Fri 27 Sep - Headcorn, England

Brighton rocks...but it doesn't rock as much as Blackpool, in our view at least.

It was a 2 hour drive to Brighton from Headcorn through lovely countryside A and B roads. Windy, a bit narrow and occasionally with heavy woodlands which turned the road into a dark tunnel.

Once at Brighton, we found our way to the seashore and parked (pay and display of course) and made our way directly to the main pier, a long anticipated moment for Hans.

Brighton does have a beach as opposed to Blackpool that has a beach of sorts during low tide only.

We passed a disappointing new type of Ferris wheel on our way towards the pier. It looked like the London Eye, all fancy, air conditioned, VIP packages etc... and expensive. No business from us, we were after shabby chic, not this.

Ahh... The famous Brighton Pier. There were posters advertising various live music events, including a tribute band doing The Who's "Quadrophenia", an iconic album about Brighton from the mods and rockers days as well as later a movie with the same name that was filmed here.

Upstairs... On the pier...

Downstairs... From the pier, which actually was in a way more interesting.

Looking eastwards towards the Marina in the distance. As usual, there were not many people on the beach and no swimmers. The water was not quite as cold as the water off Blackpool, but it certainly did not invite swimming.

What? The Swedish flag? Why? Hans gave it the thumbs down. Or was that for the "Eye"?

We stopped for a cup of our own thermos tea on the pier and we bought 4 expensive and not very nice sugar donuts to go with it. We did not make use of the free(!) deck chairs as it was windy and we sought some protection instead. Nice to sit and watch the people wander by. Still an icon, with at least wannabe iconic people passing by.

However, we were a bit disappointed with Brighton Pier, for example - you can't get to the very end of the pier, no go zones due to lots and lots the amusement rides, all too glammed up and everything seemed too overpriced. Blackpool's piers rule! So let's check out what else is along Brighton Beach's seafront.

Looking westwards - like Blackpool the seafront is lined with guest houses, although these look a bit more posh.

We were not sure whether this was a retaining wall or old wharf but it seemed hopeful that these fisherman would catch anything with the receding tide. They would soon be casting onto a dry beach.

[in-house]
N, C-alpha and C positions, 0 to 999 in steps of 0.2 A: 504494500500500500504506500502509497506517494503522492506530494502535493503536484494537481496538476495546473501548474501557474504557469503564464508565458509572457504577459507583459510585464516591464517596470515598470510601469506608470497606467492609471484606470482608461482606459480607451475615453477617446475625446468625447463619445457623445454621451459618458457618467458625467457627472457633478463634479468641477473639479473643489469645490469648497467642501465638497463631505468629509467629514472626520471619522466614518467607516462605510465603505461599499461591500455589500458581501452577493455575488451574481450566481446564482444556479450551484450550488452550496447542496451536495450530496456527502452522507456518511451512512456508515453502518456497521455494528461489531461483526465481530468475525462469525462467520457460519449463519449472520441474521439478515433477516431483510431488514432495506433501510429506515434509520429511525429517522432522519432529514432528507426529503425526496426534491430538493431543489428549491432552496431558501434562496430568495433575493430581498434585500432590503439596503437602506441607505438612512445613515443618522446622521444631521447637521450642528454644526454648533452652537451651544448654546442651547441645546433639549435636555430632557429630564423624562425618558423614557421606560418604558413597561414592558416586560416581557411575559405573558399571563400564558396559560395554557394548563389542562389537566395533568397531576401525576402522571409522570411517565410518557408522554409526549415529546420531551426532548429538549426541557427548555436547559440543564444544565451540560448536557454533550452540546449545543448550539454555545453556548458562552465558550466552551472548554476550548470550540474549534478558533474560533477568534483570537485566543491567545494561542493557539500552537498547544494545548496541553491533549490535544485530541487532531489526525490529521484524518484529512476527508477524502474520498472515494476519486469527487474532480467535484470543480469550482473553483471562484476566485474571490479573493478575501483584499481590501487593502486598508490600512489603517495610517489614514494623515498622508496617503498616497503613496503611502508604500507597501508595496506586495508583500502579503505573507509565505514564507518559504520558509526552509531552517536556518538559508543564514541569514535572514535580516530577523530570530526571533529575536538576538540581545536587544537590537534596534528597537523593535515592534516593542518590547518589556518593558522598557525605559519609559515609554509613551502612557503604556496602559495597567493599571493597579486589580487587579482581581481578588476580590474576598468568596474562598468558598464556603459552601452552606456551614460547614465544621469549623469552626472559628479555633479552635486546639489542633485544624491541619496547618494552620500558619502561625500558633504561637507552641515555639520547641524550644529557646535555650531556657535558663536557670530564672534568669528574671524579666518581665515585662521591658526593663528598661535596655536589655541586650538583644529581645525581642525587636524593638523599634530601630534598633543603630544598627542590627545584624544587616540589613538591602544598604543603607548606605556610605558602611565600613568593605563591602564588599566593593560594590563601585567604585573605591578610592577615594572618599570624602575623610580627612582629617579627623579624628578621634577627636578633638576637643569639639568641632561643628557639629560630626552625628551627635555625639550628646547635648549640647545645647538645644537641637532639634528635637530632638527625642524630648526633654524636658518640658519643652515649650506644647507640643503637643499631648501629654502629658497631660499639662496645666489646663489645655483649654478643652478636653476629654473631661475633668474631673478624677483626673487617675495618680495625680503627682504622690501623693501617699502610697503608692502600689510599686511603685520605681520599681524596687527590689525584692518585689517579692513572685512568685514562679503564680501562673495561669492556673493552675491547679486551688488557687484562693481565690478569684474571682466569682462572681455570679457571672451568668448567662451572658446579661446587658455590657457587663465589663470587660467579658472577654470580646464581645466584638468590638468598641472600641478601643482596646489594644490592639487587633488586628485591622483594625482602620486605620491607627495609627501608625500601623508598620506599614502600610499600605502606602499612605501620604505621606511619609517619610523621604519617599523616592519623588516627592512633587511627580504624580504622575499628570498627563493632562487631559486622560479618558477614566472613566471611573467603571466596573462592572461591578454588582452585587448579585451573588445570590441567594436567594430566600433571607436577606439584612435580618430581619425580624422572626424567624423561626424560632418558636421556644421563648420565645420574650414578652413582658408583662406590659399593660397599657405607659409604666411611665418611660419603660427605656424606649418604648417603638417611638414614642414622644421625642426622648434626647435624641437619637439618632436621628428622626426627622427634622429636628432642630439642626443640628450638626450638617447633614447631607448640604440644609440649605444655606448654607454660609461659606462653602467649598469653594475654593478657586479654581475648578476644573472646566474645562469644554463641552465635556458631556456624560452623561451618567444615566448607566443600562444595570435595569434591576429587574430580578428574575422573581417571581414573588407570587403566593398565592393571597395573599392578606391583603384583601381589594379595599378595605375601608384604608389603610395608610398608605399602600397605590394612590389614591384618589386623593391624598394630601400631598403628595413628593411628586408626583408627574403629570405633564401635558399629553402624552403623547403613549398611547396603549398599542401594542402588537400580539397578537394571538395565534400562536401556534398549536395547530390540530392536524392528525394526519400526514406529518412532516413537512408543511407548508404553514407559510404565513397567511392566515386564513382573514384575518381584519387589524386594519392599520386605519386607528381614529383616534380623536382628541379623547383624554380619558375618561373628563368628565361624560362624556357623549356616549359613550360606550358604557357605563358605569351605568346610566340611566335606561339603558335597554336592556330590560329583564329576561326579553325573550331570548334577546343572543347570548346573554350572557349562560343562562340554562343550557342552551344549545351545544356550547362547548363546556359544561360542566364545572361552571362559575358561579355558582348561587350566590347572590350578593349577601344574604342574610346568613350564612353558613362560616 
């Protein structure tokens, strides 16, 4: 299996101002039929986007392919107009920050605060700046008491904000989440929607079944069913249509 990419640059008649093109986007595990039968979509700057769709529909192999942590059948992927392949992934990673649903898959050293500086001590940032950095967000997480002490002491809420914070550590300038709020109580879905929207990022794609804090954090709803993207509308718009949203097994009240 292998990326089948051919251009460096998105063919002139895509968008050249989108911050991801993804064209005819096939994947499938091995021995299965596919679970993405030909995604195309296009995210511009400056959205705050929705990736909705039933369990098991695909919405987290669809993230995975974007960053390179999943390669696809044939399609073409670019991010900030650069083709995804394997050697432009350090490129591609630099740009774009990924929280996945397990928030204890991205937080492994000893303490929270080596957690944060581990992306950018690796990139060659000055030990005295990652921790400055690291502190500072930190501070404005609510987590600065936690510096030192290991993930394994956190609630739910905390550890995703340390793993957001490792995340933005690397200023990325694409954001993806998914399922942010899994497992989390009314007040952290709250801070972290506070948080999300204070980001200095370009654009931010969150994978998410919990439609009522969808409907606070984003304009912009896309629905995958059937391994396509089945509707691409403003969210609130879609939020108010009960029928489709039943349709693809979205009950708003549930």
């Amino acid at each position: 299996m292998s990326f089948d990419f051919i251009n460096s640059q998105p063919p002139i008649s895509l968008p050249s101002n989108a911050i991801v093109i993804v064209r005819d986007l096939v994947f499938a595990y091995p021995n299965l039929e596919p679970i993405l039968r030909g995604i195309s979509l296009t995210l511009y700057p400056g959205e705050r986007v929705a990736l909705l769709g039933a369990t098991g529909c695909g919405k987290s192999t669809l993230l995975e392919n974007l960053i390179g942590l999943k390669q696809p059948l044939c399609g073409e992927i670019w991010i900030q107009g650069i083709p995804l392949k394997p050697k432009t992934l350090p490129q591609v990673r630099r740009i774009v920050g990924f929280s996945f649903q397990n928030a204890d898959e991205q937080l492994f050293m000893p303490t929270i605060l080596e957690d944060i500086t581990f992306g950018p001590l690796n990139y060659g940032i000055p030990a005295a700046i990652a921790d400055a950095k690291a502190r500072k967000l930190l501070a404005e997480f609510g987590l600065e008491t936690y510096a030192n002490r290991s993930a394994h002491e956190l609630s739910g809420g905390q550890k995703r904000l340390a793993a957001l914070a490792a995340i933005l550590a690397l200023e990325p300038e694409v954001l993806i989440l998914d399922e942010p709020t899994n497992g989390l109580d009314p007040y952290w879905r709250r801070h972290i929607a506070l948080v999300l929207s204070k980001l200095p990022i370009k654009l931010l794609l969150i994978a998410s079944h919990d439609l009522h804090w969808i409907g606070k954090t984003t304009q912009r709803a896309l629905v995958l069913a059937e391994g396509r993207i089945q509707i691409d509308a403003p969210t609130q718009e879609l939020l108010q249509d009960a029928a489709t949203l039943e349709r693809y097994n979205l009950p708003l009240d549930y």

Ok, the beach is not sand, it is pebbles, but we thought we would try it out for sunbathing comfort. Zero!

Under the pier is as gloomy and grotty as Hans could hope for - visions of mod riots filled his mind.

Yep, this looked sinister enough during the day, never mind at night. Cool.

Further westwards there were various fishing relics along the beach belonging to the Brighton fishing museum, and this seagull was making the most of the high position.

Picturesque deck chairs but no one used any of them, perhaps due to the cool blowing wind... Or did they charge for these? We didn't know.

We came across some fresh seafood shacks selling cold local specialties including cockles, whelks, shrimp, crab and mussels. You could get a little pot for about £2 so we tried a mix.

Hans liked it more than Di so went back for another pot of crayfish tails this time. Equally good.

That part was better than Blackpool which didn't have any of these eateries along the water from what we could see.

Di preferred this guy - called a Brighton lobster but we think he was more crayfish (and the little crayfish tails were yummy).

Hans working through his second pot.

It was around lunchtime and we spotted the Brighton Smokehouse, specializing in smoked fish - so lunch was an easy choice.

So, in we went. The people running this place have been here 16 years so they definitely knew what they were doing.

A hot kipper on a roll for Hans. He loved it as it was very tasty. Di had smoked mackerel pate on toast, which was also good.

At this time, we needed to get back to our car to put more £ into the parking meter. Parking where we had the car was limited to 2 hours, and that was not nearly enough to explore Brighton's seafront, never mind off the water a bit.